Over the years, a number of interns in the Objects & Variable Art Lab have writtenblogposts for the IMA. But this week, Jessica Ford and Katherine Langdon (who, you might remember, wrote “Caring for Bronze in the Community” this summer) have moved on to the proverbial “big time” to pen a two-part post on the American Institute for Conservation’s News Blog about their recent East Coast road trip to research art conservation graduate schools: Buffalo State College, New York University (my alma mater), and the University of Delaware.
The IMA’s conservation staff included graduates from each of these training programs, and former faculty from Buffalo State and University of Delaware. Needless to say, we take training the next generation of conservators seriously around here. So, please go over to AIC’s News Blog and check out Jessica and Katherine’s work:
Eddie Muller, founder and president of the Film Noir Foundation, writes about the seminal film noir Criss Cross, screening this Friday night at the TOBY as a part of the Winter Nights series:
When people ask me to cite the definitive film noir, I usually say Double Indemnity. That’s the one most people have likely heard of. But these days, I’m more inclined to callCriss Cross the perfect film noir. I’ve seen it several more times in recent years and it improves with each viewing. Its mood of thwarted passion and desperate melancholy only deepens with the passing years.
Criss Cross was essentially the culmination of the film noir era (roughly 1944-1952), made at the movement’s peak in 1949. It reunited the brain trust from The Killers (1946), one of the films that ignited Hollywood’s fascination with dark, cynical crime stories. The one collaborator missing, unfortunately, was producer Mark Hellinger who died of a heart attack at age 44, just as the project came together. A one-time Broadway newspaper columnist, the brash and ballsy Hellinger had recently scored his biggest success with the groundbreaking police proceduralNaked City (1948). He seemed destined for a long career as film noir’s dominant storyteller.
Hellinger was inspired by Don Tracy’s 1934 novel about a daring racetrack robbery, complicated by sexual passions. It was essentially The Killers redux, only better: this time there was no dispassionate protagonist (Edmond O’Brien) to distance the audience from the tale’s maelstrom of lust and longing. Daniel Fuchs fashioned a screenplay that greatly improved upon Tracy’s novel. Michel (Michael) Kraike stepped into the producer’s role and smartly let director Robert Siodmak have free rein. (Although theirs was a successful collaboration, Siodmak and Hellinger often butted heads while making The Killers.)
Steve Thompson (Burt Lancaster) is an armored car guard who still has it bad for his ex-wife, Anna (Yvonne De Carlo). He’s drawn back to Slims, a nightclub where their passion burned brightest. He discovers that she’s hooking up with Slim Dundee (Dan Duryea), a slick and shady operator. Anna, in fine femme fatale fettle, ignites a fire fight between the two men. When Dundee catches him with Anna, Steve blurts out a cover story: he’s willing to act as the inside man so Dundee can knock over one of his company’s armored cars. Both men stage a cagey mating dance, while setting each other up. Steve plans on swindling Slim, grabbing his cut, and running off with Anna. Slim plans to kill Steve in the heat of the heist.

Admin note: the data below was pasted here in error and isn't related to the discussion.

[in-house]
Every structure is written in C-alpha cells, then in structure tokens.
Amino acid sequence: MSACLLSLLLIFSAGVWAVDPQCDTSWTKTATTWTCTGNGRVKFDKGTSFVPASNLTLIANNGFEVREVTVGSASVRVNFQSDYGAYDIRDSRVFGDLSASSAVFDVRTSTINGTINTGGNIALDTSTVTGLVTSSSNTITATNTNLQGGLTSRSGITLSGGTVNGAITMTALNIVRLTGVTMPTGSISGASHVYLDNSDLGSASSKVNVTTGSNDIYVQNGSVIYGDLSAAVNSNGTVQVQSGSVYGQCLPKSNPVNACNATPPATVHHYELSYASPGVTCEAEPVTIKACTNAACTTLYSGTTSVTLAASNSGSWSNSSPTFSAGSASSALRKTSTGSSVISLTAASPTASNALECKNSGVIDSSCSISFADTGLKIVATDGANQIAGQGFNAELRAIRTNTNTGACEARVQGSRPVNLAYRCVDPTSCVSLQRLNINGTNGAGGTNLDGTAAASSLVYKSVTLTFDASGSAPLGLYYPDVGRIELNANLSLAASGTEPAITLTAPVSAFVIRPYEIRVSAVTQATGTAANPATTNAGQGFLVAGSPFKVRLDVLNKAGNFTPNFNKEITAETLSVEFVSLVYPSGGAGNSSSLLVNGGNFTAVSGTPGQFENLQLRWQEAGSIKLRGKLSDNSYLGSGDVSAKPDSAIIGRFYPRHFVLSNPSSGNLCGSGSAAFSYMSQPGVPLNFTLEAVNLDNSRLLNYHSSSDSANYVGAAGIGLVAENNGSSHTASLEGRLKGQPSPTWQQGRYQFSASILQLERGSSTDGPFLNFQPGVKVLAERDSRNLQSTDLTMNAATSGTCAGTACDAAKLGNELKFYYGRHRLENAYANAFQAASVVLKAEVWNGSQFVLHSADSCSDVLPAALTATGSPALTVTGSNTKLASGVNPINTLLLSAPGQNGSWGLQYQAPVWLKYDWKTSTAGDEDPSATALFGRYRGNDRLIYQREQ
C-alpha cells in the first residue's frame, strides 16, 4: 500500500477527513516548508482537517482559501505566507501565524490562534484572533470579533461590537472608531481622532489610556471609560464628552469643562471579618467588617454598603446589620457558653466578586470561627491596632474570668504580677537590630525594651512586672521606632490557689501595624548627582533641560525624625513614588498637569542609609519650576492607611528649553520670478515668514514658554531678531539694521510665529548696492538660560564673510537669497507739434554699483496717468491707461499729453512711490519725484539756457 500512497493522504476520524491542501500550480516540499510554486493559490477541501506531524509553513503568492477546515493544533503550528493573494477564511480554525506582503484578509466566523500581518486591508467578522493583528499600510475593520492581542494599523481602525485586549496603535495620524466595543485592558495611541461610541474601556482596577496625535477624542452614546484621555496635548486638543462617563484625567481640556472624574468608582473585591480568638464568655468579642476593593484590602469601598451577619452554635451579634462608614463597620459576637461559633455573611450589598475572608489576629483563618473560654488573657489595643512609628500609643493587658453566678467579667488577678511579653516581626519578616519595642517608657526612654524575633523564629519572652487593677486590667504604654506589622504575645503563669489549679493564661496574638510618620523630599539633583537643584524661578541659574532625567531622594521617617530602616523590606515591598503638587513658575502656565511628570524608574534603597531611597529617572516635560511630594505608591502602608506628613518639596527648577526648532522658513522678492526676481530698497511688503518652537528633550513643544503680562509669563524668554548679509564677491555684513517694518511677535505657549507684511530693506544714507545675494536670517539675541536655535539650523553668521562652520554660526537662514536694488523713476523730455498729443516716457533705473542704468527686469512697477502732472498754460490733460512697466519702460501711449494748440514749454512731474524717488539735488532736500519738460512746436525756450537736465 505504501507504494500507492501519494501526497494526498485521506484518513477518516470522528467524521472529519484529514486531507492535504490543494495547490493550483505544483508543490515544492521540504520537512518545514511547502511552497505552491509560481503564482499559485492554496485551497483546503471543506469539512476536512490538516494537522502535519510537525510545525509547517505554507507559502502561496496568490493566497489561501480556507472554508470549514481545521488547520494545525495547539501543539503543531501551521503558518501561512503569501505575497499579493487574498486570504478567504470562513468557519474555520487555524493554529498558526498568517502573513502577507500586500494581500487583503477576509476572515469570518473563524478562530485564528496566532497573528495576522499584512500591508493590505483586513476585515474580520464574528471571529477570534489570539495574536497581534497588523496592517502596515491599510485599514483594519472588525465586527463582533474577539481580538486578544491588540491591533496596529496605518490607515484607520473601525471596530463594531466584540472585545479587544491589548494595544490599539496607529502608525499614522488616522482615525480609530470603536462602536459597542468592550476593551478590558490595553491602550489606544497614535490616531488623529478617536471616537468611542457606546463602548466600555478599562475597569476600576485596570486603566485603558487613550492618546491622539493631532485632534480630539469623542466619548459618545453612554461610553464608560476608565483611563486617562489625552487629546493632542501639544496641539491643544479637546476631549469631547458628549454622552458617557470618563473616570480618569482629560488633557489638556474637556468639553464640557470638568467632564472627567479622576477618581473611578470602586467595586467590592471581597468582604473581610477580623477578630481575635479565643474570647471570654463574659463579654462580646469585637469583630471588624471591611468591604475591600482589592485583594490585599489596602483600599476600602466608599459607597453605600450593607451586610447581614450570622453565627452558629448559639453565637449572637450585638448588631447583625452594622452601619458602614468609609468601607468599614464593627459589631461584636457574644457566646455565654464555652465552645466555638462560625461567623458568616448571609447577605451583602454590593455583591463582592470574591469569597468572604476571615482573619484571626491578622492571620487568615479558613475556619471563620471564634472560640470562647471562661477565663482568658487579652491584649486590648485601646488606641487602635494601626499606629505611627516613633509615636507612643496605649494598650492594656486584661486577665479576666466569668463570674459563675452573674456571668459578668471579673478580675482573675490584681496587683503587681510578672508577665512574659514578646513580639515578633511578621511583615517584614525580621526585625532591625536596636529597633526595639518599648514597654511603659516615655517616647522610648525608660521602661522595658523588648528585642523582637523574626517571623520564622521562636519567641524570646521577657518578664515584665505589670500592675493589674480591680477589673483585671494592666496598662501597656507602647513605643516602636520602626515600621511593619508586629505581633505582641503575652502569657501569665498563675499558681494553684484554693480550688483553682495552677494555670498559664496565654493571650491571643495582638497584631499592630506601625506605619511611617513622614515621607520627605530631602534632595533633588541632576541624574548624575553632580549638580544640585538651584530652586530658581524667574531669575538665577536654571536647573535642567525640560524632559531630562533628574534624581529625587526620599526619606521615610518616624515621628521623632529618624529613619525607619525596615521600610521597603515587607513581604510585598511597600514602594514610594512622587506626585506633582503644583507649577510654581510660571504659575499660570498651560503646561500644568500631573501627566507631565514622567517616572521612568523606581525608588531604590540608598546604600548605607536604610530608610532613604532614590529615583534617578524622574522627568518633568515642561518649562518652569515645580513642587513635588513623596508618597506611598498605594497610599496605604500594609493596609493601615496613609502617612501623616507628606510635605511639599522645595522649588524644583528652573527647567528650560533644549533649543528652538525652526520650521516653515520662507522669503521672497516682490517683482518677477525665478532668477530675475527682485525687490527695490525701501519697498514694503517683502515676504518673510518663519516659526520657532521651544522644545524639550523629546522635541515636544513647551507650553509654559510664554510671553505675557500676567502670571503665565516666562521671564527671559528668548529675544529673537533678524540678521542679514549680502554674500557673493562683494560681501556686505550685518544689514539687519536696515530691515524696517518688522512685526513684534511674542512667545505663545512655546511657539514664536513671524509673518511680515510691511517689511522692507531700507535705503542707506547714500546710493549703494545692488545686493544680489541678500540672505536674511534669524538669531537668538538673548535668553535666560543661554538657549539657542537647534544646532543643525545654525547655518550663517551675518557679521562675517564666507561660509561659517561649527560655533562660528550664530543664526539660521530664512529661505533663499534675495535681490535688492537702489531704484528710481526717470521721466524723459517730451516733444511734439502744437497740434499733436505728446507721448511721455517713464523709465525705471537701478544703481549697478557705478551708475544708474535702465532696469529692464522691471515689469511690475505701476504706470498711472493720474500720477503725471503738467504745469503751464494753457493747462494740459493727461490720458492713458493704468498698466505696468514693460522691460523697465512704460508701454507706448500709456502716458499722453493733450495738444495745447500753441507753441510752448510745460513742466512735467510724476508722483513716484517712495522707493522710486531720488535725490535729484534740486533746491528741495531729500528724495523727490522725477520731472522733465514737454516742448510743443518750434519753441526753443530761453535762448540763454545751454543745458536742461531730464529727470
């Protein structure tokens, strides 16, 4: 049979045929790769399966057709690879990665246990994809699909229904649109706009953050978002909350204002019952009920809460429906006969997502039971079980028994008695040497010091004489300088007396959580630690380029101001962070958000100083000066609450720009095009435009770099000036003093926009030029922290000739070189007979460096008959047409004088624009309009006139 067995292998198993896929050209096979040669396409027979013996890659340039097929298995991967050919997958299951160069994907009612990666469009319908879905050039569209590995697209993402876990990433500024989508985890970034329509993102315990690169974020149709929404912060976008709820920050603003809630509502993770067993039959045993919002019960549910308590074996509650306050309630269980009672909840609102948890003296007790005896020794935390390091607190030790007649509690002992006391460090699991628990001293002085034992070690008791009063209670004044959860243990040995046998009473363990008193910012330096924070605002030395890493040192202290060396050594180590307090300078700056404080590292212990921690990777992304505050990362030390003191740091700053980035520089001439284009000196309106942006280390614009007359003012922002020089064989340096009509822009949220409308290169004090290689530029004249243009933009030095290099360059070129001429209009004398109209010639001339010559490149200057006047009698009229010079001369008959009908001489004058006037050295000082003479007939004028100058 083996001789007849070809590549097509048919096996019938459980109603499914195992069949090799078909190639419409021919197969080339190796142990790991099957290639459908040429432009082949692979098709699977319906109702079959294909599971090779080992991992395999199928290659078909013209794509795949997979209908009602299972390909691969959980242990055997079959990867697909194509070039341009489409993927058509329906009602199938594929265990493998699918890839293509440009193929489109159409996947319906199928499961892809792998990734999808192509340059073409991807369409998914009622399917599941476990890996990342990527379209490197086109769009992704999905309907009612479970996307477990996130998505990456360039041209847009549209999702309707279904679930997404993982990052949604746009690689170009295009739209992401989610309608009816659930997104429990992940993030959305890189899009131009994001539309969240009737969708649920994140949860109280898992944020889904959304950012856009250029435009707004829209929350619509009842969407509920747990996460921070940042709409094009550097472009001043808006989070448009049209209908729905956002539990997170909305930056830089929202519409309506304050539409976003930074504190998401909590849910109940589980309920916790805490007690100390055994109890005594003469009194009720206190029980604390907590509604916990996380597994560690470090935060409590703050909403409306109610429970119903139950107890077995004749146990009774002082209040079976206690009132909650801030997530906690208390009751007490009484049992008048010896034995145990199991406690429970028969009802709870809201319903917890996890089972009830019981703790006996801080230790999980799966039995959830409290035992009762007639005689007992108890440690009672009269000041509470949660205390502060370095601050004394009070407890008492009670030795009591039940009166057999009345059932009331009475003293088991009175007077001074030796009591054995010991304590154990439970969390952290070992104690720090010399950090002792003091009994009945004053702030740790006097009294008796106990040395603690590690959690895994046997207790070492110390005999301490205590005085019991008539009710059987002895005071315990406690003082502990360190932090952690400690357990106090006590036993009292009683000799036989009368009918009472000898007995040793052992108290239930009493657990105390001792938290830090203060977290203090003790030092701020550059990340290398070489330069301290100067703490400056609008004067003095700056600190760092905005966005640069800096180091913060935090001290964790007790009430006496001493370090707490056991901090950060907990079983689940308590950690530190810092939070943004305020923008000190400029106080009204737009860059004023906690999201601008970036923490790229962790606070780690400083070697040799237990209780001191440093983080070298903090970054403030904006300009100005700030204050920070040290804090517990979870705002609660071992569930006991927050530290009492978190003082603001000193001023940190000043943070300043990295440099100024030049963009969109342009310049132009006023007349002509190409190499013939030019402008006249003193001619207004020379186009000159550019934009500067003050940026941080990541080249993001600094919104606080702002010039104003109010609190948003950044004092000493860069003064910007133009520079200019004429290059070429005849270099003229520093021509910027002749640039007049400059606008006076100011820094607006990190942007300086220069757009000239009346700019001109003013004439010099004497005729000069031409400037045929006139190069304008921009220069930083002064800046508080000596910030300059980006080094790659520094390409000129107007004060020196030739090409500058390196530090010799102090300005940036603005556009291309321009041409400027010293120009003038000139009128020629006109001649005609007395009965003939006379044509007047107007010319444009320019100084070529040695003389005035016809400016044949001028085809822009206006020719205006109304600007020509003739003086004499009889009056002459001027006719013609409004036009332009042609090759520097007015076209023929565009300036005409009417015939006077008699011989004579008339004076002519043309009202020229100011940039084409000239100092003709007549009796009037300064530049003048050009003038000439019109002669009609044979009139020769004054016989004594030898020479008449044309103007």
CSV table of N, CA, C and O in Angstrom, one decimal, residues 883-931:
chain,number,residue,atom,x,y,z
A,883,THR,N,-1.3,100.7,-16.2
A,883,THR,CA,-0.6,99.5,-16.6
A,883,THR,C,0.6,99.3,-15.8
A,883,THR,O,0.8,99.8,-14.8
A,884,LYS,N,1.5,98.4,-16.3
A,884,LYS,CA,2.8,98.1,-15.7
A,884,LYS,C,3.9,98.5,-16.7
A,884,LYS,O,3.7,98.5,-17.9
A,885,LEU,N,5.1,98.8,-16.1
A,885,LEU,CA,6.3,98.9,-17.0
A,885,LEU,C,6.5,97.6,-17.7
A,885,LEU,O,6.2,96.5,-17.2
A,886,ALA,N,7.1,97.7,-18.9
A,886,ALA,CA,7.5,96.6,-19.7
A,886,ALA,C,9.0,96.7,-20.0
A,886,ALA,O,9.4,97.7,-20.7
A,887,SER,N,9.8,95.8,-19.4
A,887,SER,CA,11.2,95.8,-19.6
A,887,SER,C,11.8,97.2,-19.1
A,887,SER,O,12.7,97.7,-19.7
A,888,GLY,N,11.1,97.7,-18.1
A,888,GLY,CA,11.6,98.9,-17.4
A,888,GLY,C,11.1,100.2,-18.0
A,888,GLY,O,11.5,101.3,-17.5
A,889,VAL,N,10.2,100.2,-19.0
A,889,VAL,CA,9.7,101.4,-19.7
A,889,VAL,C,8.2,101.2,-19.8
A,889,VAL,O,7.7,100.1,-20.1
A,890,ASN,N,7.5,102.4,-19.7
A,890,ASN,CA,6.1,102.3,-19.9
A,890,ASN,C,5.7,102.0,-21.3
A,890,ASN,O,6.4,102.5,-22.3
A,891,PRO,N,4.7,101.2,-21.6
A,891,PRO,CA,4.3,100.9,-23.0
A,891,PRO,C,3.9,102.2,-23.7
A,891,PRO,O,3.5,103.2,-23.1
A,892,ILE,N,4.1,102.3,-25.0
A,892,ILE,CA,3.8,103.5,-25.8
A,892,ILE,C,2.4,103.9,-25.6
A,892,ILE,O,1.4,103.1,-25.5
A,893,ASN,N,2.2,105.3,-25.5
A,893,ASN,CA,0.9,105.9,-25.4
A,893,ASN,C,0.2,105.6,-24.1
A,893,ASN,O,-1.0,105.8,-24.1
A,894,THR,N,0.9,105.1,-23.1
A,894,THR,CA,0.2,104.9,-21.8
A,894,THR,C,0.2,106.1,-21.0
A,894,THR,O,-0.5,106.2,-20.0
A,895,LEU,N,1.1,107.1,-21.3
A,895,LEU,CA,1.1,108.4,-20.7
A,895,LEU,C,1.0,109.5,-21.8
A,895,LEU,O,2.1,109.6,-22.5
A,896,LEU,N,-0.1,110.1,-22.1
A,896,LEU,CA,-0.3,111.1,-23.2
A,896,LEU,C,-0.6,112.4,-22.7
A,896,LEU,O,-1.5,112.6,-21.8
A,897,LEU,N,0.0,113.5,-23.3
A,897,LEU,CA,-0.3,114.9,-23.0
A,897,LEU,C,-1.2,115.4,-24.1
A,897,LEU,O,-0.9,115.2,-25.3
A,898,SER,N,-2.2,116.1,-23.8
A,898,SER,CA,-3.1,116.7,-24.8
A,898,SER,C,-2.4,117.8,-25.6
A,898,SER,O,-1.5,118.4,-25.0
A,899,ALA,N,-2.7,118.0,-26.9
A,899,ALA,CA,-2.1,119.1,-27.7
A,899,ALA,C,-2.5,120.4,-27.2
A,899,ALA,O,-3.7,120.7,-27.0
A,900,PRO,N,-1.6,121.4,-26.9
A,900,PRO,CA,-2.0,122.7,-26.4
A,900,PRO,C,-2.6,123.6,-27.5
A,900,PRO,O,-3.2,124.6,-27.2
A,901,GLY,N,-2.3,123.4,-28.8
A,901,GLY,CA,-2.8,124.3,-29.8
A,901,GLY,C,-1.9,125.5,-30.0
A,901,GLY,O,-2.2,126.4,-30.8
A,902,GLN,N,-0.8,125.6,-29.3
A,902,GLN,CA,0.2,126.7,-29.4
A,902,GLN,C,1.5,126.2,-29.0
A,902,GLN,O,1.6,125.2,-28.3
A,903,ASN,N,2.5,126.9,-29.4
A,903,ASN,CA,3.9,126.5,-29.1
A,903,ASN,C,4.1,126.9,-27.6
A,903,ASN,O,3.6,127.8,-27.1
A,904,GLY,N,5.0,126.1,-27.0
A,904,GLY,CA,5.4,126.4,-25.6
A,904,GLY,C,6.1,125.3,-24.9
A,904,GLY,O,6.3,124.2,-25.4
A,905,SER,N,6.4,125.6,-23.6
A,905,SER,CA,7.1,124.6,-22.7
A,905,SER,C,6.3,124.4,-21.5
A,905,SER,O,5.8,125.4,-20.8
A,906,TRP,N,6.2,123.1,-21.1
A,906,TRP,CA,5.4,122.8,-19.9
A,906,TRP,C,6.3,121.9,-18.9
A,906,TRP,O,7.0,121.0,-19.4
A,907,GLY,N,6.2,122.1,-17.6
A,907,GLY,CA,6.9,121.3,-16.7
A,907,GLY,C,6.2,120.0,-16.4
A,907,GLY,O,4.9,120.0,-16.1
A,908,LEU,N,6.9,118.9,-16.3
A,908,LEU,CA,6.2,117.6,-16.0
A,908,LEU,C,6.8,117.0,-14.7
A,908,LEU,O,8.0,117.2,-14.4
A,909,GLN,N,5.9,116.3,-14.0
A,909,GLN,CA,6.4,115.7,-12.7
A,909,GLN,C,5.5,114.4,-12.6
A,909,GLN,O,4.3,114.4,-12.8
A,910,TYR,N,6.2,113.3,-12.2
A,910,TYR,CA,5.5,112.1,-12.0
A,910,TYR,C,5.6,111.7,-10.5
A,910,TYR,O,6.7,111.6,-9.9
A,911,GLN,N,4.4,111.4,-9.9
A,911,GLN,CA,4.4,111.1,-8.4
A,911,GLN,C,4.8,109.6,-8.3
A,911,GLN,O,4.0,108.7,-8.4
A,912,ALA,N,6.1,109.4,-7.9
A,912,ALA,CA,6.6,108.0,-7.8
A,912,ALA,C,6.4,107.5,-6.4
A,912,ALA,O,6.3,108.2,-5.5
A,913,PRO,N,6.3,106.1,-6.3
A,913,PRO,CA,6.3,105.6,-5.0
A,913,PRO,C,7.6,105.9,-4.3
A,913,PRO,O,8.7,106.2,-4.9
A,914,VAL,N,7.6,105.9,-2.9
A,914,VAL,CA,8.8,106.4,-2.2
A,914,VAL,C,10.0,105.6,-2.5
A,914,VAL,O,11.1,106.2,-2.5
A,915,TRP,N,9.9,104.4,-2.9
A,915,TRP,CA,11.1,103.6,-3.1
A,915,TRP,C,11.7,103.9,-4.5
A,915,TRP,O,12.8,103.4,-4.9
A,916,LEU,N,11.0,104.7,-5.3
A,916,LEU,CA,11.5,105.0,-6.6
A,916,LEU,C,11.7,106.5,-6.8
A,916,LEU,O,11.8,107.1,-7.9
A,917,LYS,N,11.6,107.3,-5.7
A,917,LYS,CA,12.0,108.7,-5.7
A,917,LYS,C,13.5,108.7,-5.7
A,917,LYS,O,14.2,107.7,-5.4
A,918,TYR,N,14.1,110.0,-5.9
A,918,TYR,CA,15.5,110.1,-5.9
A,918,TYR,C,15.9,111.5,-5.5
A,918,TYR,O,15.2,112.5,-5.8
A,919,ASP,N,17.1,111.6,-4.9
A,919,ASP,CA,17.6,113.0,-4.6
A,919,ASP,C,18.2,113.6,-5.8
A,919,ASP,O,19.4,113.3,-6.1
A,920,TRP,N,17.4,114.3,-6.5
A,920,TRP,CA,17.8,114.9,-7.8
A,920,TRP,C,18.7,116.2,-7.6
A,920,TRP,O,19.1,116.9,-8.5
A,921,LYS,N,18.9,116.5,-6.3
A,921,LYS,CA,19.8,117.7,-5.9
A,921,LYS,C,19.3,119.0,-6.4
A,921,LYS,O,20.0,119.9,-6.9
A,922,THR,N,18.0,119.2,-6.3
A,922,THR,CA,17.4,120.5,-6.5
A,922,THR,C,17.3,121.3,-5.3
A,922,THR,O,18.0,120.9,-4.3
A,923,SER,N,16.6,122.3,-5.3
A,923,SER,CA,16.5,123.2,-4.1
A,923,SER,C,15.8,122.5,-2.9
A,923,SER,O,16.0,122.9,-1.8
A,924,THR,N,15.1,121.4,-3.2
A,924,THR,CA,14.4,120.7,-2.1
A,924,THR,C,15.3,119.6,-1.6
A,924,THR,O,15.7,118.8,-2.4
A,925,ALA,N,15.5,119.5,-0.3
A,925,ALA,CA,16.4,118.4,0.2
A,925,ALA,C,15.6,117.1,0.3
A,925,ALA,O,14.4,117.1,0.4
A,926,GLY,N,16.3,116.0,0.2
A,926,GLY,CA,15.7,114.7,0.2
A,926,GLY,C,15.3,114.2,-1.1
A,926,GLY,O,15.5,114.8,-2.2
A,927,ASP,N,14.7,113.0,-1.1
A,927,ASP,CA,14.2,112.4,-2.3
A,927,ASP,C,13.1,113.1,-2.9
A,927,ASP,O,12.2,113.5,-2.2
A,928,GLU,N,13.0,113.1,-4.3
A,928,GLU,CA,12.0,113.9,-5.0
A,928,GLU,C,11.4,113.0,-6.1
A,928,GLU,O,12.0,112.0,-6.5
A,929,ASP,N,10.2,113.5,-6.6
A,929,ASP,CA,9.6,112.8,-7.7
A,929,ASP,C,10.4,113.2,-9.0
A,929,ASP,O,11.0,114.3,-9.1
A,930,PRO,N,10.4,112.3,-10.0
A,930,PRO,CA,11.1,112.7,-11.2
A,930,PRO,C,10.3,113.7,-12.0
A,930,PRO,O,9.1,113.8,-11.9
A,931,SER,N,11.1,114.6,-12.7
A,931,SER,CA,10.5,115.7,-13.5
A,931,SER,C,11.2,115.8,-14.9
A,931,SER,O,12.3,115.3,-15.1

And so we start another year. What it brings, I have no idea. I’m pretty much done with spring and summer designs. I hope my selections work well both aesthetically and culturally. If Mother Nature doesn’t play with me too much, I think they will be fine. But you never know her mood from one moment to the next.
I’m not so big on the whole New Year’s resolution thingie but I do see the start of a new year as an opportunity to do some things different. “That” didn’t work so well last year so I think I’ll try “this” and see if it is an improvement. And “that” and ‘this” could be a plant, a technique, or an attitude.
If we are talking about changing a plant, I have a few questions to ask. Is the new plant going to be resistant to the disease problems of the old plant? Is it going to be happier in the cultural conditions than the old plant? Most importantly, is it going to be prettier than the old plant?
Don’t forget that proposals are due Friday, January 14 (NEXT WEEK) for this summer’s residency on Indianapolis Island. This residency offers the unique opportunity to customize the interior of Andrea Zittel’s Indianapolis Island located in the IMA’s 100 Acres. The chosen resident will be able to test their proposal, drawing conclusions about island living during their six week residency in Summer 2011.
A lot of things have happened since ArtBabble was born (launched) in April of 2009. I can’t believe it has been close to 2 years! There are two main things that have improved drastically since we launched: content and technology. To the future…